Pressure is mounting on the powers that be, to pass the long-pending Consumer Protection Bill 2018. Minister for Consumer Affairs, Ram Vilas Paswan, introduced the Bill in the Lok Sabha on Monday. The Confederation of All India Traders (CAIT) in a letter has urged Paswan to prioritise the Bill and said that it must be passed in the current session of Parliament.
This Bill will give the Central Consumer Protection Authority the leverage to impose a penalty on a manufacturer or an endorser for a false or misleading advertisement. The trader's body noted that "It is imperative that liability should be cast upon brand ambassadors under the Consumer Protection Act."
The Bill, which holds consumer rights as sacrosanct, aims to make endorsers take responsibility for being in a position that allows them to influence the choices consumers make. The question that the advertising fraternity asking now is: When manufacturing process do not follow the basic norms and the manufacturers can hoodwink the government to get clearances, how can celebrities verify the claims of the advertiser?
This Bill cannot be independent of checks and clearances that government bodies give to manufacturers, said Meera Iyer, Head Marketing, Big Basket. "The onus is on the government to give licenses and do checks to ensure compliance. It's fair to ask advertisers to put verifiable claims. But then it's equally incumbent on the government to provide for processes and records that allow one to check on the same," she said.
Putting the onus on endorsers will have the natural outcome of them making their contracts bulletproof. In the existing set up, brands need to have legal clearances to put claims on the packaging and ads for products. Iyer suggested that celebrities should ideally demand these clearance files if they will endorse such claims.
Iyer suggests this is in addition to the brands already guaranteeing in contracts that it is not making any false claims in the advertisement. "If a brand lies following a legally binding contract, the celebrity is the victim of fraud, not the perpetrator of fraud," noted Anirban Das Blah, Director - Kwan Entertainment and Marketing Solutions. He further added, "It is the manufacturers themselves and the regulatory authorities that are responsible, you cannot pass the buck."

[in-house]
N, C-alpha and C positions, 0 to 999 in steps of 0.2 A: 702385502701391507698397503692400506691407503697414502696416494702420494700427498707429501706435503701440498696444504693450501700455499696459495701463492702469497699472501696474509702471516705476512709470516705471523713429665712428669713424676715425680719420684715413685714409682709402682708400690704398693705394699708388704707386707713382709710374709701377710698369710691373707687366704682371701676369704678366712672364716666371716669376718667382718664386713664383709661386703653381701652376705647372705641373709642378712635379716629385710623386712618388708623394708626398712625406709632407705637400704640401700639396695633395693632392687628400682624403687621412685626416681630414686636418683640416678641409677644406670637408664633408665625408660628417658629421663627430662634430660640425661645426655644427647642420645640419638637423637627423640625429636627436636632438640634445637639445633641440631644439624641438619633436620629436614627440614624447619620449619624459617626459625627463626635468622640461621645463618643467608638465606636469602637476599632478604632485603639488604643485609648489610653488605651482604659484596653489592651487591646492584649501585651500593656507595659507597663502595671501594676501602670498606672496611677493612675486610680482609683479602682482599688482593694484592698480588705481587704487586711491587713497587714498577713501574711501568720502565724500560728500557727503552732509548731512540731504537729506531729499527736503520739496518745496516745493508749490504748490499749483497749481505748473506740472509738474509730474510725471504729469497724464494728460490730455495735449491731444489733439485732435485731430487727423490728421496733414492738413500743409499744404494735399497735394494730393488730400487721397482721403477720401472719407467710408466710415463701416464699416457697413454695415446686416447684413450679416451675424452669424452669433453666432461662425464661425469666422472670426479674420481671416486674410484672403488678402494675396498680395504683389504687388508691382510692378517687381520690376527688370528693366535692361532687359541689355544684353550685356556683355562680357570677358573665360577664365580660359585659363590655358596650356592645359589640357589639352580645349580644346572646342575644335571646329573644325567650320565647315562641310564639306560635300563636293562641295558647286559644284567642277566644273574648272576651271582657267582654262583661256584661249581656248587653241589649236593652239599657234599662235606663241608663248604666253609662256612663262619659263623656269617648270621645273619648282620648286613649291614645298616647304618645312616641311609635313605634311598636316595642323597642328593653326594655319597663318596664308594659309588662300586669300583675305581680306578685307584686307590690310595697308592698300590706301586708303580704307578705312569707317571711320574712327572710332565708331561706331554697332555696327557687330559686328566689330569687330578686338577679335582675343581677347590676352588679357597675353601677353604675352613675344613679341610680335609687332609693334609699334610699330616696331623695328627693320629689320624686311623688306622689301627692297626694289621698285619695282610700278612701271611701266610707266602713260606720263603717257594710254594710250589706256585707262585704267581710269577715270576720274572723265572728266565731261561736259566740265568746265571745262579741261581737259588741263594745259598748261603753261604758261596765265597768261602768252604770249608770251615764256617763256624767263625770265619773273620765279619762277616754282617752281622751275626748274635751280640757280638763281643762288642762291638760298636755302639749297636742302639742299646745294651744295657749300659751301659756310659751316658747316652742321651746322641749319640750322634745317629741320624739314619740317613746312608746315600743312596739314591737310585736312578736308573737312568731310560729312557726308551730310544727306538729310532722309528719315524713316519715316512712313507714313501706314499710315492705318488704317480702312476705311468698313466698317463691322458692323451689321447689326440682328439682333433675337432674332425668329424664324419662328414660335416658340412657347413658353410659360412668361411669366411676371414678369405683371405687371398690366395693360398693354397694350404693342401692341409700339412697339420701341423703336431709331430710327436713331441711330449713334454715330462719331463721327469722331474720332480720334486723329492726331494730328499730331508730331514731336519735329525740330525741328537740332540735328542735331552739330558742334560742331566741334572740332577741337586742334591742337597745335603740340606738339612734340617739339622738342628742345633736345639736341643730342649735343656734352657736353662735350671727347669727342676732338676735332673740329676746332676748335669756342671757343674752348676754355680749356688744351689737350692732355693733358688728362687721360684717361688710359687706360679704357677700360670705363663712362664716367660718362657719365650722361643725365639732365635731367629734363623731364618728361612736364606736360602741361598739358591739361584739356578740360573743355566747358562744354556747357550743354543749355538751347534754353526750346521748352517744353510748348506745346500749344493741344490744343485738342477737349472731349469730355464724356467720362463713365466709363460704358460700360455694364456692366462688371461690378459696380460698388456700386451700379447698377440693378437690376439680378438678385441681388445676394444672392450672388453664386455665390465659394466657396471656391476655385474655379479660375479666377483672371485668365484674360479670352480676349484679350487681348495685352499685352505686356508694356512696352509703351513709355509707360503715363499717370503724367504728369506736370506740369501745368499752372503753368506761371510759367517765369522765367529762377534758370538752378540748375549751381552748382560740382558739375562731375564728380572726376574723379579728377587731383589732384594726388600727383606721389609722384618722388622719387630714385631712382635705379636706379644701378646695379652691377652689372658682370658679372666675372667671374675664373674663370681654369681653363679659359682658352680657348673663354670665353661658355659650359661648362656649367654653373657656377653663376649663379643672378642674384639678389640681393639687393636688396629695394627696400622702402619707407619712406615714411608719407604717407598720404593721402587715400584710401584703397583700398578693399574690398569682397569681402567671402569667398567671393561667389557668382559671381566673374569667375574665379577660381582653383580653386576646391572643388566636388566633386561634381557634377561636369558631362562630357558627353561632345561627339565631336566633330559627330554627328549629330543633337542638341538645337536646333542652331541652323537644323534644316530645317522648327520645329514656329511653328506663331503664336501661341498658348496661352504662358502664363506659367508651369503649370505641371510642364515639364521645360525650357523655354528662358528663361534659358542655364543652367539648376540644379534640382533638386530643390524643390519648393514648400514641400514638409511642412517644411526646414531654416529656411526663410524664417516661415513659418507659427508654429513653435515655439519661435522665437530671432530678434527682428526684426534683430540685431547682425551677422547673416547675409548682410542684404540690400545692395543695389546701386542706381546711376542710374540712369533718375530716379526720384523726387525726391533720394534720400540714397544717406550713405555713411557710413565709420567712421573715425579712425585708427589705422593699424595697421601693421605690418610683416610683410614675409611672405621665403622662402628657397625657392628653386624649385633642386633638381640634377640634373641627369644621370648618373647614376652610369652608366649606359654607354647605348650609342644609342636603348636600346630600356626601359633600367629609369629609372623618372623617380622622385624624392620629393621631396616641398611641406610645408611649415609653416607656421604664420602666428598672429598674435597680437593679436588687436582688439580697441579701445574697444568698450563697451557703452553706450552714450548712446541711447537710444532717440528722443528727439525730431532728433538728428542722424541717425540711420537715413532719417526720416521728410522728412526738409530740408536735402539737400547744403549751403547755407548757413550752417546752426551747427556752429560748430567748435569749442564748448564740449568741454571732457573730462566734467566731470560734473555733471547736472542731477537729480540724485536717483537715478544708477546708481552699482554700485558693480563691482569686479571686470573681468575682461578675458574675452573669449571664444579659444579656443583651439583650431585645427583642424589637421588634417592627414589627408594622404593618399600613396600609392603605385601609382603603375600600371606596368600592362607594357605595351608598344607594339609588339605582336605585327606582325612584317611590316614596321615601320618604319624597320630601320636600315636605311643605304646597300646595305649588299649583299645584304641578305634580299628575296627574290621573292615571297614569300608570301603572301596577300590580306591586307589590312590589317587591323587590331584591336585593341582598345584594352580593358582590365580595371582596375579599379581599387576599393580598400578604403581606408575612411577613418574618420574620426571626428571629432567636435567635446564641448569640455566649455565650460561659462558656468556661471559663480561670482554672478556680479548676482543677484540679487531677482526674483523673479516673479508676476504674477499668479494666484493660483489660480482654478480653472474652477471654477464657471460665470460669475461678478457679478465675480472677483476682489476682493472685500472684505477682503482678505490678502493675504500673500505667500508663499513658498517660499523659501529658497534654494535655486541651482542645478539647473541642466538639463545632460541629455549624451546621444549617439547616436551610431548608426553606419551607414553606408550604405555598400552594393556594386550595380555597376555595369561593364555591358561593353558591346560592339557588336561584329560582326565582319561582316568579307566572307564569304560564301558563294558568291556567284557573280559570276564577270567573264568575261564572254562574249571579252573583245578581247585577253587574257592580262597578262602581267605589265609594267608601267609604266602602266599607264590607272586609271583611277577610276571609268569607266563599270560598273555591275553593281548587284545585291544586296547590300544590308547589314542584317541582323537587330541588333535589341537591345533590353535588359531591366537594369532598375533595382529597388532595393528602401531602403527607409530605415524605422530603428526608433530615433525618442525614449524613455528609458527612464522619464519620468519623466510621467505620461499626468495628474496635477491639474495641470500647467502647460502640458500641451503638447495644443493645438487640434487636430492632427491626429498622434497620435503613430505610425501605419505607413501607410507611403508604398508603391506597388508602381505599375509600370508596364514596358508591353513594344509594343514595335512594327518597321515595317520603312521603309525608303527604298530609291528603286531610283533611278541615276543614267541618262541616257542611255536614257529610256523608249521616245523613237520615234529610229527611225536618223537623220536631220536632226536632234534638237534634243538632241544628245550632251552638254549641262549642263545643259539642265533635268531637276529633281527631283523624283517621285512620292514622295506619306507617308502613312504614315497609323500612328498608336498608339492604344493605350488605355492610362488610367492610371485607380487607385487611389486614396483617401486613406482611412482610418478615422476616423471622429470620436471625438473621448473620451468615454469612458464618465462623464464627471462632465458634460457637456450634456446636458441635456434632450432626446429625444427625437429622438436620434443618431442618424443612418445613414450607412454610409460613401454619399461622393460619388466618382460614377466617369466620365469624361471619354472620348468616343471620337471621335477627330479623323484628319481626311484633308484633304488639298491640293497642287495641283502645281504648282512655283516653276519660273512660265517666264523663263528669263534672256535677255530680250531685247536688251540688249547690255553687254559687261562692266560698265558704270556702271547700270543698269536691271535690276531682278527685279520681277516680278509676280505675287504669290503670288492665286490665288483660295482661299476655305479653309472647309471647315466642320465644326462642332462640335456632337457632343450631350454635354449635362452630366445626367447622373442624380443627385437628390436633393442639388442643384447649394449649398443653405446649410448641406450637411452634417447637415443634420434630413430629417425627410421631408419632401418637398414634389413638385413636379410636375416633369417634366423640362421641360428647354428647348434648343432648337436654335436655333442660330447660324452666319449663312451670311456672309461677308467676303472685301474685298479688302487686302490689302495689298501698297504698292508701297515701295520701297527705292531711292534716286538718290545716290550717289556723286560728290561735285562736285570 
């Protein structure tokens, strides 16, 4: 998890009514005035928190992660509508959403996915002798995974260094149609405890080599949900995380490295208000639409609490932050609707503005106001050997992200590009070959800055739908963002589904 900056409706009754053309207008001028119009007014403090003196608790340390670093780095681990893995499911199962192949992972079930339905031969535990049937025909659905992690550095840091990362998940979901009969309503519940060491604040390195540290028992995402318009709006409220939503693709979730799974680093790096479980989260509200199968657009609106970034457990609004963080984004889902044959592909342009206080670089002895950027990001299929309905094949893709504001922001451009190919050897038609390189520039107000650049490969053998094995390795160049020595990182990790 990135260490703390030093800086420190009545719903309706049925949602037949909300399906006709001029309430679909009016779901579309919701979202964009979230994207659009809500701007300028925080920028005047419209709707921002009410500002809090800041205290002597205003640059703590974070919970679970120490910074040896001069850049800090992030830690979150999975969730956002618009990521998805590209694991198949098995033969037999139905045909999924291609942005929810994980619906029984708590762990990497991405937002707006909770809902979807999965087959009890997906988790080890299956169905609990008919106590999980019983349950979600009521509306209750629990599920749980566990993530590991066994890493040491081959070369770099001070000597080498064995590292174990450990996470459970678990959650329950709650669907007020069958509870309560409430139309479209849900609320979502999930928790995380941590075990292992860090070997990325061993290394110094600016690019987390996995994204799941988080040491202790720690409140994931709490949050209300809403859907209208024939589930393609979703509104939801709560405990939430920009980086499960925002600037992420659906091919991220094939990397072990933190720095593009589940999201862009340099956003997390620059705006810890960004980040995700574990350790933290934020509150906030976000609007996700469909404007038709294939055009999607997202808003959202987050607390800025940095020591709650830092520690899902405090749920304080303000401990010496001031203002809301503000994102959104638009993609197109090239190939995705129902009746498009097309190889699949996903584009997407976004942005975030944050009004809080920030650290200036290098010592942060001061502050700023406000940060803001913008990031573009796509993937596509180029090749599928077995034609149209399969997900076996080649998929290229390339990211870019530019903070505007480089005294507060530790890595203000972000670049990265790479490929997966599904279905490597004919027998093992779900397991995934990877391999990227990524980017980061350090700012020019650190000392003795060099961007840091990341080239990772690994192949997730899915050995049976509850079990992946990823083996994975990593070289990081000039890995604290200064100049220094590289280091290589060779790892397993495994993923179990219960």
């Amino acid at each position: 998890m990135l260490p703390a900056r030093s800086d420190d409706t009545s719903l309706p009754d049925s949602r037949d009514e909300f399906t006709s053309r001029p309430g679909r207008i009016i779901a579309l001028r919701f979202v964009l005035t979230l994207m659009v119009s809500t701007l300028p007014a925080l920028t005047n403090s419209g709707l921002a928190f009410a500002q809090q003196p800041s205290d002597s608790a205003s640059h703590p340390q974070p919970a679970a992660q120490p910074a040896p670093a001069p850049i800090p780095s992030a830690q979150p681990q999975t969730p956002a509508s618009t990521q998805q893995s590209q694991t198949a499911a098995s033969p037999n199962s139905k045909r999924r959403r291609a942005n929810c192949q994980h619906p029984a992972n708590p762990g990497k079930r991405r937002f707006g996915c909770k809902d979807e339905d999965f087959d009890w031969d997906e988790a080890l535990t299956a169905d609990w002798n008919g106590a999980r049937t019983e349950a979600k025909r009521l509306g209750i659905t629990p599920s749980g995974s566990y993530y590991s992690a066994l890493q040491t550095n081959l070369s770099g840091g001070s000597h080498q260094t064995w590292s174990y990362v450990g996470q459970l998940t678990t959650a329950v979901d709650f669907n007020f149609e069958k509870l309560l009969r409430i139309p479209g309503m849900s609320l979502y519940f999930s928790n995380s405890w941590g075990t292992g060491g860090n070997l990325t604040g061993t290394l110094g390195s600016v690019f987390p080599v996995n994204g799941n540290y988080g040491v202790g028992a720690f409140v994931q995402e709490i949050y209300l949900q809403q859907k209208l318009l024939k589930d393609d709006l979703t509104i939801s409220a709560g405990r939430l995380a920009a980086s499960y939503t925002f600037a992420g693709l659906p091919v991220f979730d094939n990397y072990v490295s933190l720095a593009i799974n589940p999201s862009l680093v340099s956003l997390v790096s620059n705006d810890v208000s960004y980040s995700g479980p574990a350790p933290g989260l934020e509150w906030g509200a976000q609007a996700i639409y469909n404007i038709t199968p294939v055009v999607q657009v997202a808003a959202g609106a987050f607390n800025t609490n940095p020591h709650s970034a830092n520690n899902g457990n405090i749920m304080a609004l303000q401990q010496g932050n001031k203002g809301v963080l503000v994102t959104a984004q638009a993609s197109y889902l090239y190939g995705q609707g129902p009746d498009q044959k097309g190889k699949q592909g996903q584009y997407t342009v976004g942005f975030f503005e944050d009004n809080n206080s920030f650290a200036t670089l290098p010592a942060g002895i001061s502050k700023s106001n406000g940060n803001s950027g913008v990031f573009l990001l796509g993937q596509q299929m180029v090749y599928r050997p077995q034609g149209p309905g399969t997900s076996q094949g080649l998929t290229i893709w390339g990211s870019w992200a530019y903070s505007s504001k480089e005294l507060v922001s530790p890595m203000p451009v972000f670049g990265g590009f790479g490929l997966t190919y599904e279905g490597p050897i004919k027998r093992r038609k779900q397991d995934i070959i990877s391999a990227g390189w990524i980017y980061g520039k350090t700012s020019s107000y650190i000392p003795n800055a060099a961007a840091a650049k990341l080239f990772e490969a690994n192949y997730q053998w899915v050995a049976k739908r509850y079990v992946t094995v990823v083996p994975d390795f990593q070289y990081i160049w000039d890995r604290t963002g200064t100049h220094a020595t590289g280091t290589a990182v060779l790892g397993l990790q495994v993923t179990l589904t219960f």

While the intention of the Bill is well appreciated by the fraternity, the extent of responsibility on the brand ambassador is being debated. Brand ambassadors range from the Airtel Girl, who was initially just a model but became a celebrity over time, to Bollywood actors and sports stars. Because there are different kinds of endorsers, "The Bill cannot apply one rule to all," pointed out N Chandramouli, brand guru and CEO, TRA. "The endorsers who completely stake their reputation for the brand should have countermeasures against the brand in case of mis-claims," he said.
Chandramouli further added that it would be impossible for endorsers to independently verify claims but if facts are misrepresented, the entire legal onus should be on the brand. Noting that brands and endorsers need to be very careful, he said, "It can no more be a matter of mutual trust."
The broad definition of misleading advertisement could have far-reaching implications. "Advertising of the kind where brands claim that doctors recommend a particular toothpaste, could also be penalised for misrepresentation. Surrogate ads for alcohol brands could also face the axe," pointed out Chandramouli. "Misleading ads seem like an easy thing to penalise, but have you solved the problem?" asked Chandramouli.
Within the ambit of the Bill, a manufacturer can be fined Rs. 10 for the first offence and in case of a subsequent offence, the fine may extend to Rs. 50 lakh. The manufacturer can also be punished with imprisonment of up to two years which may extend to five years for every subsequent offence.
The CCPA can also prohibit the endorser of a misleading advertisement from endorsing that particular product or service for a period of up to one year. For every subsequent offence, the period of prohibition may extend to three years.
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